Kate McCarthy. photo / Vermont Natural Resources Council
Kate McCarthy M.R.P. ’10 was named Planner of the Year by the Northern New England Chapter of the American Planning Association (NNECAPA) at its annual conference in November.
McCarthy is the Sustainable Communities Program Director of the Vermont Natural Resources Council, a non-profit environmental advocacy group in Montpelier, Vermont. In the program, her work focuses on strategies to achieve sustainable and compact community building and to provide provisional services to these communities, including transportation, housing, and employment accessibility.
In addition to this recognition by the local APA chapter, in 2018 McCarthy was featured in Vermont Business Magazine’s 40 Under 40 Rising Stars, which aims to recognize young leaders in Vermont for their professional experience and contribution to business growth in their respective communities. As an M.R.P. student, McCarthy also served as president for the Organization of Cornell Planners (OCP) student organization.
Still from Satyajit Ray’s Mahanagar (The Big City), 1963. photo / provided
Mellon Collaborative Studies has extended its application deadline for the spring 2020 Urban Representations Lab seminar to December 16th. The seminar, Edge Cities: Developing New Urban Images in Global Cinema & Media, explores the intersection between cities and moving images. Focusing on the development trends of density and sprawl, the examination of moving images will spur broader discussions of power, social relations, and other topics.
Selected fellows for the Urban Representation Lab seminar will receive a $1,500 stipend in support of materials, including books, films, and images to develop a final project. Past fellows in the seminars explored various methodologies in their research, including ethnography, digital mapping, cinematography, and more.
The seminar is taught by Sabine Haenni, associate professor in the Department of Performing & Media Arts at Cornell. Her teaching areas range from a variety of different media and film genres, in addition to her interest in the intersection between urbanism and cinema.
Past participants of the seminar have included graduate and undergraduate students in the fields of city and regional planning, architecture, and comparative literature.
Rendering of the 1,080-acre Expo 2020 site in Dubai. / photo Expo 2020
Associate Professor Jennifer Minner contributed to CNN Travel’s Countdown to Expo 2020 in Dubai, United Arab Emirates. In the countdown, Minner provided a historical overview of previously held expos. The 1962 expo in Seattle, Washington, she stated, was a prominent example of developing civic space and iconic architectural pieces, including the Seattle Space Needle. “One measure of a successful Expo is whether it has a societal impact in urban planning,” Minner commented.
Professor Minner has been interested in the concept of mega-event sites in her research. In the department, she has taught seminar courses on how city government agencies have channeled public and private investments to become host cities. Her special topics course Cultural Landscapes, Public Space, and former Mega-Event Sites has provided students the opportunity to research and develop design, preservation, and cultural strategies for various mega-event sites throughout history.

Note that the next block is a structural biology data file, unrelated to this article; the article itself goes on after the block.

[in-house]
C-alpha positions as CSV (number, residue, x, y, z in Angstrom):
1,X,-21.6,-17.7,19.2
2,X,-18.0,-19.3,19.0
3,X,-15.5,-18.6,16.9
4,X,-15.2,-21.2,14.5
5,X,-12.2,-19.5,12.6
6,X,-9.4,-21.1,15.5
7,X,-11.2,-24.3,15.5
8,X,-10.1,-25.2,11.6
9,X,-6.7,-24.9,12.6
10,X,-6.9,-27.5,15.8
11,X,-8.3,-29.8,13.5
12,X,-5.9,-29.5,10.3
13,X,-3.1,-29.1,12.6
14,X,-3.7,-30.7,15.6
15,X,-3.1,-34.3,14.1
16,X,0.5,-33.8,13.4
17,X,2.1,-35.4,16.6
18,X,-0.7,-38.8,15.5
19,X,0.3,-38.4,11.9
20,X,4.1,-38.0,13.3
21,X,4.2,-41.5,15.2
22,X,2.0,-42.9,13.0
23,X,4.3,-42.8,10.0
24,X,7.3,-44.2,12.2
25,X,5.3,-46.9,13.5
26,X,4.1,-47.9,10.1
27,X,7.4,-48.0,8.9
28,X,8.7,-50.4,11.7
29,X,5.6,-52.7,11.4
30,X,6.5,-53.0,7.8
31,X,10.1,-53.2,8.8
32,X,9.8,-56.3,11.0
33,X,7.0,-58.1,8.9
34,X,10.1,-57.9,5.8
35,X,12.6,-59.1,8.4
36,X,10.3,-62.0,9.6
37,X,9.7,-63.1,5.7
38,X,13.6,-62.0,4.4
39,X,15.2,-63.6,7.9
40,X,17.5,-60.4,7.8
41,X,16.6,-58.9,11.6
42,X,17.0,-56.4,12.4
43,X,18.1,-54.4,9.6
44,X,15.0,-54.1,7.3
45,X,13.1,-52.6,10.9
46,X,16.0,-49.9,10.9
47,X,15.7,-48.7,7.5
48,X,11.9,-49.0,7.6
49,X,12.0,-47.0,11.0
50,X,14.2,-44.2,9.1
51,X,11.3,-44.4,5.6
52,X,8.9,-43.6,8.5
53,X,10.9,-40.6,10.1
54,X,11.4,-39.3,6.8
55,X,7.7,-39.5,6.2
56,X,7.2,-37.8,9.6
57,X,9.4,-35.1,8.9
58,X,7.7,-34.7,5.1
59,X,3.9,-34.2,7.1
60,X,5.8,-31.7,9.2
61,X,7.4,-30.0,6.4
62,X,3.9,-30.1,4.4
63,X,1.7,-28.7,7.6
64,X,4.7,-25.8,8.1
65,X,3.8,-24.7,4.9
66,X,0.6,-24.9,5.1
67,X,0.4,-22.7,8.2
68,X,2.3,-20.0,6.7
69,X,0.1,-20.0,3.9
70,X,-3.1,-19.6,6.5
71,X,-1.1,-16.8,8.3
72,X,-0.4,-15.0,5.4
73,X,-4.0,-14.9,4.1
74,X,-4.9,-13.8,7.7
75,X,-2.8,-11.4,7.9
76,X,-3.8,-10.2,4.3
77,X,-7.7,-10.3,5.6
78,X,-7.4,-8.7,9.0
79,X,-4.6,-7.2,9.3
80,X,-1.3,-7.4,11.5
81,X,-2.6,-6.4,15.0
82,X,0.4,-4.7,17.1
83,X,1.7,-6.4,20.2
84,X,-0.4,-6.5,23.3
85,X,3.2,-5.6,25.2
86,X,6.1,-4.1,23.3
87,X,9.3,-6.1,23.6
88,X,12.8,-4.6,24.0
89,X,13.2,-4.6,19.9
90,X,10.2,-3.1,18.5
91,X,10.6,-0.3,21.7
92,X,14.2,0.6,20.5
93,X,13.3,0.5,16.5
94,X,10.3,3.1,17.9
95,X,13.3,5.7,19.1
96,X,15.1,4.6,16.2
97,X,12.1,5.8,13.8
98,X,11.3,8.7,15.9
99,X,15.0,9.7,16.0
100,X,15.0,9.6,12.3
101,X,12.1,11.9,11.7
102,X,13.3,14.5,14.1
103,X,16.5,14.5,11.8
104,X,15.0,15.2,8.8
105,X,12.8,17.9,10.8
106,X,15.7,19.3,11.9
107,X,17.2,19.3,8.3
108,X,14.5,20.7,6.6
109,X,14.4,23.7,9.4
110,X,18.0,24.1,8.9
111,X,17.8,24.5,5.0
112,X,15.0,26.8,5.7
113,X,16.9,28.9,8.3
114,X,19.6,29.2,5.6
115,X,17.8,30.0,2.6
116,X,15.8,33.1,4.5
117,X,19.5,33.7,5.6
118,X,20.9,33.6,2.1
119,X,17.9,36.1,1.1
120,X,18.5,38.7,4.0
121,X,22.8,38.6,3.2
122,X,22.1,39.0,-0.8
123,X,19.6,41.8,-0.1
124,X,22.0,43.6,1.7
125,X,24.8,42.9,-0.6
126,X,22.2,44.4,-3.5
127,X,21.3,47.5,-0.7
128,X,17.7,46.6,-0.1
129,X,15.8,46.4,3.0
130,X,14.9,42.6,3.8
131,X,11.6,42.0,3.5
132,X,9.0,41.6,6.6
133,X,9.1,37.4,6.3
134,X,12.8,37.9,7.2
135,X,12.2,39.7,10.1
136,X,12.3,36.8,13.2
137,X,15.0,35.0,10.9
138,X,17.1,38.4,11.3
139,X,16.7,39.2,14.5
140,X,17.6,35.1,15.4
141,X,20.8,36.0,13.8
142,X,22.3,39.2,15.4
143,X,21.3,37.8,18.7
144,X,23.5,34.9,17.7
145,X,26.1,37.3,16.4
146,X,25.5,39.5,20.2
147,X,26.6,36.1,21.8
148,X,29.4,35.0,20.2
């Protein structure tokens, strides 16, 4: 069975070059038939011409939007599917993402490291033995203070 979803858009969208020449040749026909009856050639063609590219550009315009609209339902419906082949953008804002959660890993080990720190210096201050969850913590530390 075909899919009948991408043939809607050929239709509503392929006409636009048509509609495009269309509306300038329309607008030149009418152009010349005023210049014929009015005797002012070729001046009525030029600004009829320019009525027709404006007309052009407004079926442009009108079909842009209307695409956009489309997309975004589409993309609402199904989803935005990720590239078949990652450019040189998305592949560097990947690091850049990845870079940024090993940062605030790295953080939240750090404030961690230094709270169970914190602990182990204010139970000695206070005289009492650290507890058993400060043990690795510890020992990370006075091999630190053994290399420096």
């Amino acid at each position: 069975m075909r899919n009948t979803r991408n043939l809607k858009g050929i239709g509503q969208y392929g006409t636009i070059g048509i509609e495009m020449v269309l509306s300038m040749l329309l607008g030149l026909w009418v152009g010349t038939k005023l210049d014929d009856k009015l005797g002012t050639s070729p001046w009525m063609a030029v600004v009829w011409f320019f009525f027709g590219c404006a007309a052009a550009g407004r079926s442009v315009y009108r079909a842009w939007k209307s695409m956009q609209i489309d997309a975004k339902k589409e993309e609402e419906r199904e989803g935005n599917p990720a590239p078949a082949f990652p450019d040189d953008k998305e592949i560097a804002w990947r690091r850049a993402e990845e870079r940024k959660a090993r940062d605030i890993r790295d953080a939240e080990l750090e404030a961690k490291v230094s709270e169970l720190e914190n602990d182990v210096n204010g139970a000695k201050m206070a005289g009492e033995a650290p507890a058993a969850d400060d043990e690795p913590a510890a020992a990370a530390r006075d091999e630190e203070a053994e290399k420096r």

The CNN Travel video on the Expo 2020 countdown is part of the Global Gateway series, which documents the rapid developments occurring in Dubai. Minner’s interview can be heard at 1:13 in the video.
photo / provided
Date and location: November 22, 12:20 p.m. in Abby and Howard Milstein Auditorium, Milstein Hall
Ed LeClear (M.R.P. ’10) is the planning and community development director for the borough of State College, Pennsylvania. Prior to joining the borough, LeClear was the community development director for the Cumberland County Housing and Redevelopment Authorities and a community planner with the Pennsylvania Department of Community and Economic Development. He began his career in downtown revitalization working for the Pennsylvania Downtown Center.
A native of Northeast Ohio, LeClear received his B.A. from Miami University (Ohio), a master of science in urban studies from Cleveland State University and a master of regional planning from Cornell University. LeClear is a member of the American Institute of Certified Planners and provides service to the profession as a board member of 10,000 Friends of Pennsylvania, the Pennsylvania Municipal Planning Education Institute, and the Pennsylvania Chapter of the American Planning Association, for which he serves as chair of the legislative committee.
University communities are dynamic places for planners to apply their craft across nearly every specialty in the profession. Whether it is cutting edge climate resiliency work, economic development, multimodal transportation planning, affordable housing, or critical zoning enforcement, working as a planning professional in a college town requires that you do it all. University communities are laboratories for innovation but are also often resistant to change, particularly in terms of land use. This colloquium’s discussion will focus on specific techniques and tools being used in State College (home of the Pennsylvania State University), to balance innovation and preservation, particularly in this era of a booming purpose-built student housing market. Come for an interactive discussion with a CRP alumnus working in local government for more than 15 years (with a few scars to prove it).
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